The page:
19. The method of claim 17 further comprising providing intake-exhaust heat exchange.
20. The method of claim 17 further comprising providing a heated air inlet chamber.
 1. Field of the Invention
 The present invention relates to internal combustion engines and more particularly to a hot charge engine with steam assist that can be used in a dual drive mode.
 2. Description of the Prior Art
 Since Otto made his first four stroke cycle engine, numerous engineers and scientists have spent countless hours trying to make a better engine. The modern automobile engine is better, but not much. More than 70% of the energy available from fuel combustion is wasted. Adding a little to the price, manufacturers could make more fuel efficient car engines. In the past, buyers cared more about looks, gadgets, pickup, and monthly payments than about efficiency. However that is changing in the modern world. There is tremendous growing concern about greenhouse gas emissions, and it is becoming much more expensive and dangerous to find oil. The recent BP spill in the Gulf of Mexico will cost the company billions of dollars and goes to show the dangers of going deeper and drilling in deeper water for oil. In addition, gas rationing may not be far away (some countries now have it).
 There have been numerous reported attempts to make internal combustion engines more efficient including the injection of steam into the cylinders.
 The compression stroke of a typical four stroke cycle internal combustion engine is designed to give adequate heat to the fuel for ignition, as well as to provide closer contact between oxygen and fuel molecules. Power is extracted from the engine output to perform the compression stroke. This power is mostly returned to the engine on the next stroke. Even without fuel, the next stroke would still be a power stroke due to compression. With fuel, the following stroke (power stroke) adds the pressure due to the combustion to the compression pressure and drives the engine. The above mentioned closer contact of the molecules results in more rapid combustion which, in most engines, needs to be modulated by fuel additives to prevent a condition called knock. Recycling a few cubic centimeters of exhaust gas to the intake stroke makes fuel burn more slowly reducing knock.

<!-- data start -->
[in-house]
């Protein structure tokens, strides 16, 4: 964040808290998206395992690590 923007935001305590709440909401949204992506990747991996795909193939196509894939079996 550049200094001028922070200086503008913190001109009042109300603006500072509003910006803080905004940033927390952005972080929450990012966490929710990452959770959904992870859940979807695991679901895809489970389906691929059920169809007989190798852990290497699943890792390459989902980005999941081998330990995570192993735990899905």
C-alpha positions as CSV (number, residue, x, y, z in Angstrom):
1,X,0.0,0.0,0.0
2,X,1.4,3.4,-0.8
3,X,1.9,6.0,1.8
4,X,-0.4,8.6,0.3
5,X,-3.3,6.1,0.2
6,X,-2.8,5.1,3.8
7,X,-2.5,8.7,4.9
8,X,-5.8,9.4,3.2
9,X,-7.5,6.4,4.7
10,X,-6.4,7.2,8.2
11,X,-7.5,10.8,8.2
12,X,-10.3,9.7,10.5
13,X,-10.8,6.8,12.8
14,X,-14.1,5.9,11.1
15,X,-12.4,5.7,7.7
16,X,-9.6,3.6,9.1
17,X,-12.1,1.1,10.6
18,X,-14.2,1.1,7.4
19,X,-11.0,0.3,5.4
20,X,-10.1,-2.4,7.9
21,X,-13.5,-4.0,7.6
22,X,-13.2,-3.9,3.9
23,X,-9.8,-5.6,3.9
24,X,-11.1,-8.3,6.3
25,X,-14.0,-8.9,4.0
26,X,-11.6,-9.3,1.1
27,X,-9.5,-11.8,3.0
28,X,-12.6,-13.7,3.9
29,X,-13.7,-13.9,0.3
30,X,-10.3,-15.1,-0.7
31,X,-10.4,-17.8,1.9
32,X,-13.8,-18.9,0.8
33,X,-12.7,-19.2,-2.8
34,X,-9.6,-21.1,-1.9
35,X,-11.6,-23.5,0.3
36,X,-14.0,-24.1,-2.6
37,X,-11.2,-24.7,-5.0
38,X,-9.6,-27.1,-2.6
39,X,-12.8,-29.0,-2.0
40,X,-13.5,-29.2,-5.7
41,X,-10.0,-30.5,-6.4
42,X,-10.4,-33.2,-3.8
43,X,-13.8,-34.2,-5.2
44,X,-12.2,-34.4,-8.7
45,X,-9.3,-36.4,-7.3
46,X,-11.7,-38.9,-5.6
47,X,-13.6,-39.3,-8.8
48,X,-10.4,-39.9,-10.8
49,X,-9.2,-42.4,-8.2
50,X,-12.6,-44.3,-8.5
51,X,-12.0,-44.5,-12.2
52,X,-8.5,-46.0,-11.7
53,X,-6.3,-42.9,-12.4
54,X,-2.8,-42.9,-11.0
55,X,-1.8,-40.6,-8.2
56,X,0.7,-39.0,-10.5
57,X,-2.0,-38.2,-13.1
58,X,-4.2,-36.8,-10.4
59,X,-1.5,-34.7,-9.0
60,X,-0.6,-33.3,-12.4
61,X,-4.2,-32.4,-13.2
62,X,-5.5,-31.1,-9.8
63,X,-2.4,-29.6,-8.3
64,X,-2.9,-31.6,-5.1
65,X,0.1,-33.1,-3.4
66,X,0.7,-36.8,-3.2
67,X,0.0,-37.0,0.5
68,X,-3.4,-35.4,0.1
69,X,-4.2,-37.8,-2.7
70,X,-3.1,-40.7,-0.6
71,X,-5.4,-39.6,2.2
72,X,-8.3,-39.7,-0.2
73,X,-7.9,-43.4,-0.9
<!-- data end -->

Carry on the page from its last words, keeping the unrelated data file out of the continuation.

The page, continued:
The standard gasoline engine has two downward strokes, with only one of them taking energy from the fuel to provide work. It would be extremely advantageous to have an internal combustion engine with two true power strokes per cycle.
 A current trend is to compress, and sometimes cool, the air before intake in order to provide more oxygen into the displaced volume thus allowing more fuel to be burned per unit displacement. Such an engine requires more displacement. However, displacement increase, by larger cylinders or stroke length, means additional engine metal. A turbocharger also requires more metal and hence more weight. It would be extremely advantageous to eliminate the radiator and water cooling system if possible since this lowers weight and manufacturing cost.
 Almost all present vehicles have only one engine. This engine normally drives either the rear or front wheels. Four wheel drive transmissions can couple drive from a single engine to all four wheels on some vehicles. It would be advantageous to have a duel drive engine where some of the cylinders drive the front wheels and other cylinders drive the rear wheels, so that one engine could be stopped when not needed.
SUMMARY OF THE INVENTION
 The present invention relates to a steam assisted, optional dual drive internal combustion engine with cylinders containing a piston where the region above a piston is a combustion chamber and a region below a piston is a water injection chamber. The engine generally has a single intake/exhaust valve in the combustion chamber, and an exhaust valve in said water injection chamber. A water injector in the water injection chamber injects water during a compression stroke of the piston which immediately vaporizes to become steam providing an upward second power stroke. The amount of water injected can be determined by the chamber temperature. The engine can have an EGR chamber with a regulator to admit a measured exhaust gas recirculation into the combustion chamber on the intake stroke, and it can utilize intake-exhaust heat exchange to pre-heat the intake mixture. In an alternate embodiment, the engine can use different cylinders to separately drive the front and rear wheels of a vehicle so that one engine can be shut off when not needed.